AVEC Spotlight on Pam Lyons

Posted: December 1, 2021

Learn what it takes to be an electric utility procurement specialist

By Sheena Marrs

Every project needs materials and equipment. The people who can get those are often just as valuable.

Pam Lyons started with Alaska Village Electric Cooperative as an engineering secretary in March 2000, shortly after moving to Anchorage from Fairbanks. She welcomed the slower pace of her new position. However, she quickly realized she is driven by new challenges and problem solving.

Within six months, Pam landed a procurement specialist position. In 2006, she worked her way up to become a purchasing agent at a time when big changes were happening at the cooperative.

She has endured a building remodel and major organizational restructures.

Because of her ability to get the job done, Pam found herself occasionally climbing on the headquarters rooftop with contractors and fixing drains.

“I guess that is what is considered to be other duties as assigned,” she jokes.

As an electric utility, AVEC needs materials and equipment to provide its services. Pam is the one who gets things for major projects and makes annual purchases.

Her work is divided between barge season and bidding season.

Barge season typically runs from March to November, and entails gathering quotes, tracking deliveries and managing fuel contracts. She ensures power plant facilities are stocked with fuel, drums of oil and antifreeze, and utility poles—most of which are delivered by Vitus Marine.

Transformers are stocked and warehoused to be shipped to villages as needed. Pam also procures and direct ships most orders for the Bethel power plant throughout the year, which eliminates the need for Anchorage personnel to put hands on the parts.

Pam is amused by the innovative methods used to haul items to their destinations. Geographic location, weather conditions and shipping specifications influence how items arrive. When getting quotes, she uses strategies that are likely to deliver the best value for the cooperative.

One of her earliest memories as a purchasing agent was when she contacted the barge company to track down a freight delivery in one of the communities AVEC serves. The response was, “Yeah, it was delivered—around the bend in the river behind the big rock.”

Pam works closely with other AVEC departments to learn the scope of work for capital improvement and government-funded projects. Working cooperatively with other departments helps her create a synopsis of the specific procurement details to include in bidding packages.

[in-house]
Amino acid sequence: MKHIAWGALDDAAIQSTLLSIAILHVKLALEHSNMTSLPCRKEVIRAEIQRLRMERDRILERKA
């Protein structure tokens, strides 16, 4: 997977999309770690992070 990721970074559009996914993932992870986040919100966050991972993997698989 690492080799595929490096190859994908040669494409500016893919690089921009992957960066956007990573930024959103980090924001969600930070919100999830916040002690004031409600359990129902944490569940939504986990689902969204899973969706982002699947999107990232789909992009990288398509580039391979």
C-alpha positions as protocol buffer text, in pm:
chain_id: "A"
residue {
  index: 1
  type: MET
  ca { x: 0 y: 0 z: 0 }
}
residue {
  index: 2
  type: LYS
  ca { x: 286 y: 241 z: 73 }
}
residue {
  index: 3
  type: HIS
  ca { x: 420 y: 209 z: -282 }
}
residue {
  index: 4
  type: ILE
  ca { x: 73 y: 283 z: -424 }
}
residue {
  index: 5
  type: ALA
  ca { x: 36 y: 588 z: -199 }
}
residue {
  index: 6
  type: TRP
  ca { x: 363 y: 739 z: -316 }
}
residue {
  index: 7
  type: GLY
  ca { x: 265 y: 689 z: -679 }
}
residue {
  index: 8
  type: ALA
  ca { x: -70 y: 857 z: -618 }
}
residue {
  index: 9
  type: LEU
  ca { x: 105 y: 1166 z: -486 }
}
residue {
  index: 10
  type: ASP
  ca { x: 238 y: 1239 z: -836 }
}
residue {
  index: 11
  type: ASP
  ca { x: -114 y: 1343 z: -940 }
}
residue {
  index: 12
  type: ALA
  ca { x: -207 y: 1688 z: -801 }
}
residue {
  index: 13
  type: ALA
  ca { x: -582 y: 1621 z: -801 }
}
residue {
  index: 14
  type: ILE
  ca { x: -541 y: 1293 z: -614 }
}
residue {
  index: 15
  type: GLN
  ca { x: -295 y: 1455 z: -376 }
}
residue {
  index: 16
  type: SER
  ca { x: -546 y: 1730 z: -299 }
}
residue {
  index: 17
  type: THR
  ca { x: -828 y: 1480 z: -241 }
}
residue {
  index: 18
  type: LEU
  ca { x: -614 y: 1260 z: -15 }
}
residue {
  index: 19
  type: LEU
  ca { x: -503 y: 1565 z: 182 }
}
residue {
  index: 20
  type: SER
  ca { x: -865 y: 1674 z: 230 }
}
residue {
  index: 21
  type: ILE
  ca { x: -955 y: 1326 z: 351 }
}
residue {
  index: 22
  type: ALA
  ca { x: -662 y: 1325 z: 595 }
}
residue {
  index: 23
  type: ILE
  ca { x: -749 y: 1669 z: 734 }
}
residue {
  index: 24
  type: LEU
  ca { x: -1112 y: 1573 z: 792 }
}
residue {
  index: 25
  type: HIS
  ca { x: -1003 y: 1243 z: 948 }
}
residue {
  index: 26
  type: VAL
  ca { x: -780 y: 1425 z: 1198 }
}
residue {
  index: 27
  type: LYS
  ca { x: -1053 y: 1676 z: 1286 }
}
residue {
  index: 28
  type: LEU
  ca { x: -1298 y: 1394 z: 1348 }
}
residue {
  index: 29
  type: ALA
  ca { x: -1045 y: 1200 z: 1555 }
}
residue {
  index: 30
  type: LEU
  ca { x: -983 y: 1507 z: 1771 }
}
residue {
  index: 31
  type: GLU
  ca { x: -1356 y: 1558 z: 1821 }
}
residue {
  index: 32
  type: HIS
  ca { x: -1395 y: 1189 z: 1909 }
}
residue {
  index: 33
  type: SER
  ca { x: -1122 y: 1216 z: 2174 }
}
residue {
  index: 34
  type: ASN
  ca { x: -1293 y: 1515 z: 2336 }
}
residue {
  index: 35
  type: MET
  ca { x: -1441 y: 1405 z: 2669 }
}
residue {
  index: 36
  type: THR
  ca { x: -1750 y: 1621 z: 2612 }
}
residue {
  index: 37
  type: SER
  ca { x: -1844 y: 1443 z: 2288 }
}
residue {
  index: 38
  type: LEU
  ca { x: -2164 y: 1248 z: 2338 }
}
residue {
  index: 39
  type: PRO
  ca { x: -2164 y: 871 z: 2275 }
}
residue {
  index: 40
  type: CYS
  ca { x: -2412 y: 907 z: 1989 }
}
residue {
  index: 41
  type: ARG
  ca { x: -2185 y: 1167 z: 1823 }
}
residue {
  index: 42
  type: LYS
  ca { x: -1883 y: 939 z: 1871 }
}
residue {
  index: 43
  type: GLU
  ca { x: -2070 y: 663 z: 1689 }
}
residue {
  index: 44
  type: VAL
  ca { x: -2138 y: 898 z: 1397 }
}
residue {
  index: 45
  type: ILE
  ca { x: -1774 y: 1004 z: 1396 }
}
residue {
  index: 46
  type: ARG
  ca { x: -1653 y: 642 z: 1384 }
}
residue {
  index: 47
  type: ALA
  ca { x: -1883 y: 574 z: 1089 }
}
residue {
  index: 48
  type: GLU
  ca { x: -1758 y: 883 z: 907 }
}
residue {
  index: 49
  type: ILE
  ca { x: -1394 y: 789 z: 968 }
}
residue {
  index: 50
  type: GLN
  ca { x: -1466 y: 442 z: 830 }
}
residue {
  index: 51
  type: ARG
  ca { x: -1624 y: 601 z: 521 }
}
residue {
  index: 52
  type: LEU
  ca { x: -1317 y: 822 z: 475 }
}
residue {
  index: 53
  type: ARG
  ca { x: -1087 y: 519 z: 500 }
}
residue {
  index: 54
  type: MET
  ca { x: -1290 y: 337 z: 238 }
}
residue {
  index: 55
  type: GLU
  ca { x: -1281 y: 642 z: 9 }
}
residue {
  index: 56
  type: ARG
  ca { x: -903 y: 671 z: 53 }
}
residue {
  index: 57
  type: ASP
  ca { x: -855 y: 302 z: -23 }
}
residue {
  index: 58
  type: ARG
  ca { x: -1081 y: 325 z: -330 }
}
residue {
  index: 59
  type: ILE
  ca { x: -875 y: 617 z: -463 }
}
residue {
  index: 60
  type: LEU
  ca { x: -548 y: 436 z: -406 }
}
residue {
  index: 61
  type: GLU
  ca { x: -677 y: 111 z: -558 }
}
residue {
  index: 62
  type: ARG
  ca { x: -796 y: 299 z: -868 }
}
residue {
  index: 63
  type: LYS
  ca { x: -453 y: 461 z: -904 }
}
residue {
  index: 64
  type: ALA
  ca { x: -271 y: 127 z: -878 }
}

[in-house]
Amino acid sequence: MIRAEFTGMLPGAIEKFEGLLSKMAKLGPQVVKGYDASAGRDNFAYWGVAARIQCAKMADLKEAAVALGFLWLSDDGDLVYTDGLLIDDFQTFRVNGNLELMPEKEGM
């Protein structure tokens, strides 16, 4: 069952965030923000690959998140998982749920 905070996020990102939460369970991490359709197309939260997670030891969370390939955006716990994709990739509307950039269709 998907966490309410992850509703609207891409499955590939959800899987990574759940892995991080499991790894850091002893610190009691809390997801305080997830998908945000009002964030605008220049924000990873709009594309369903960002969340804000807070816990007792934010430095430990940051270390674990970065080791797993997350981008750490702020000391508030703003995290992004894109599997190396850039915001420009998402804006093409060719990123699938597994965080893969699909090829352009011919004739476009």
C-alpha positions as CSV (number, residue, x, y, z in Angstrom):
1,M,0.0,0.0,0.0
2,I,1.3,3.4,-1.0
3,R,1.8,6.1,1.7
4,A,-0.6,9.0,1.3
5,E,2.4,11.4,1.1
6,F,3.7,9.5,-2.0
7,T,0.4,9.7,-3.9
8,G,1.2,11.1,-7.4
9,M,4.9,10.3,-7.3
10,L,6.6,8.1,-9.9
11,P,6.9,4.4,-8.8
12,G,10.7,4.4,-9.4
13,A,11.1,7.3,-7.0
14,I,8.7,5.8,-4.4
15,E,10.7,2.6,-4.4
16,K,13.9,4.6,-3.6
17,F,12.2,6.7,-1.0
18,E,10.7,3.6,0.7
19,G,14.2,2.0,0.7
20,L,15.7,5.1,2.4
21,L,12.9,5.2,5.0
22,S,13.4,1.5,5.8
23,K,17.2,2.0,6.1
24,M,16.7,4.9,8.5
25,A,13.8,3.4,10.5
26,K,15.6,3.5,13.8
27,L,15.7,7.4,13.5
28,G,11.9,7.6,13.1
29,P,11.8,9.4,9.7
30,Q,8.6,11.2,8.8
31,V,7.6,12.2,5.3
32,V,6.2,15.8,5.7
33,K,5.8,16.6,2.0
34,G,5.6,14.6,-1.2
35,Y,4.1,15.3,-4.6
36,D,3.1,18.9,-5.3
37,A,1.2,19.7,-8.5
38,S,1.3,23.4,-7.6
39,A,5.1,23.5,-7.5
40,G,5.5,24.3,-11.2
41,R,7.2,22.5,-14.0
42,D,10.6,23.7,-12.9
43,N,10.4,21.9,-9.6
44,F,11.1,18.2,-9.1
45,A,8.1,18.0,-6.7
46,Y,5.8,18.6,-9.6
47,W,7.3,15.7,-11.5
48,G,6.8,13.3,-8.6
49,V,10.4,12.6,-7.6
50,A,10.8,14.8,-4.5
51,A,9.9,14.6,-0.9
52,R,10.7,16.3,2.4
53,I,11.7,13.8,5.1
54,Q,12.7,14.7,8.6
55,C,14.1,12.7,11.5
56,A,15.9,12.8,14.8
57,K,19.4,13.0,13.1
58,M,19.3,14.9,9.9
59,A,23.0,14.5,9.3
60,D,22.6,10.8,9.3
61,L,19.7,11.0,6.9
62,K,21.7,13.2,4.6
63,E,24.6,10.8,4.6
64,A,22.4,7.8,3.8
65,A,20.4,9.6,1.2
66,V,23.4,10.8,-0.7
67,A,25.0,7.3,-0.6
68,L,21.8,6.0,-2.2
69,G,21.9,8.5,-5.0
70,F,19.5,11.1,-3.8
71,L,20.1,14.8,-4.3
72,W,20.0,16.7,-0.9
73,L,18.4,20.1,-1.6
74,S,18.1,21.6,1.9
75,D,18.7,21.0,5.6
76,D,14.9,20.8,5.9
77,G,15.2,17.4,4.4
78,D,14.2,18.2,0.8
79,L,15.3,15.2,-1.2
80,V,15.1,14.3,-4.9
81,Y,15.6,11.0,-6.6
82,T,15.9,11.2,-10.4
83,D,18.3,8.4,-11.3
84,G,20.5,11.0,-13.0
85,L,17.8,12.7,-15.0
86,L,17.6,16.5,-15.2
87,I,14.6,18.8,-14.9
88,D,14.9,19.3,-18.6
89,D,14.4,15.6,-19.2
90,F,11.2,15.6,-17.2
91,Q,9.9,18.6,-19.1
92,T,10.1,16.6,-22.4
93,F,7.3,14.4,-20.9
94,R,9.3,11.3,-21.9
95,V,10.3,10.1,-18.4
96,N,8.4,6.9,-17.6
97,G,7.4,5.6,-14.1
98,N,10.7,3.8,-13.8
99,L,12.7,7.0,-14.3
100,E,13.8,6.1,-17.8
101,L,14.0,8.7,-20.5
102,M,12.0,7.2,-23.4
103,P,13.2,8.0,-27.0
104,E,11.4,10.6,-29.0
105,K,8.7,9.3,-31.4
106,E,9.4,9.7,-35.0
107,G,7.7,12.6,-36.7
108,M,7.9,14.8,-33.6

After bids are received, Pam summarizes results and works with the appropriate department to ensure orders meet project requirements for quality and availability and are placed within the project deadlines. She then awards the contract to the chosen vendor and builds out a delivery schedule to get the goods to their destination on time.

Her strong organizational skills are evidenced by her workspace walls, which are neatly lined with files to help make tracking orders, bids and shipments manageable.

“You have to be a bit of a bulldog,” Pam says.

She says she cannot sit around and expect things to happen.

Follow-up and gentle prodding are required.

A keen attention to detail and a bullish attitude has contributed to her many years of success. Pam ensures every detail has been considered by the time the goods are delivered.

Getting goods from the lower 48 to Alaska villages is no small task. Through the years, Pam has acquired a list of potential suppliers and established rapport with vendors across the globe.

Technology and company mergers have made outside working relationships less personal. Until a few years ago, it was common for vendors to stop by the office for introductions. In most cases, there was familiarity with those on the other end of the transactions. Today, speaking to an agent in a toll center is the norm.

Pam says some projects have been delayed by more than a year because materials are not available due to a global supply chain crisis. However, once materials have been located, she says she has not experienced any obstacles out of the ordinary in getting the goods from Seattle to rural Alaska.

After 21 years of service, Pam remains motivated because she is helping AVEC members by getting fuel and freight to villages. She enjoys problem-solving and believes her efforts to coordinate cost-effective and timely procurements and deliveries contribute to AVEC’s ability to offer reliable and affordable service.

Outside of work, Pam enjoys trying new things: restaurants, places and whatever opportunities arise. She recalls climbing to the top of a wind turbine and was taken aback by its scale and size, and the panoramic views from above. Pam enjoys working behind the scenes, but she is at the heart of making AVEC projects a reality. Her work impacts timelines, and her purchasing strategies are the difference between the cooperative getting what it needs and going without.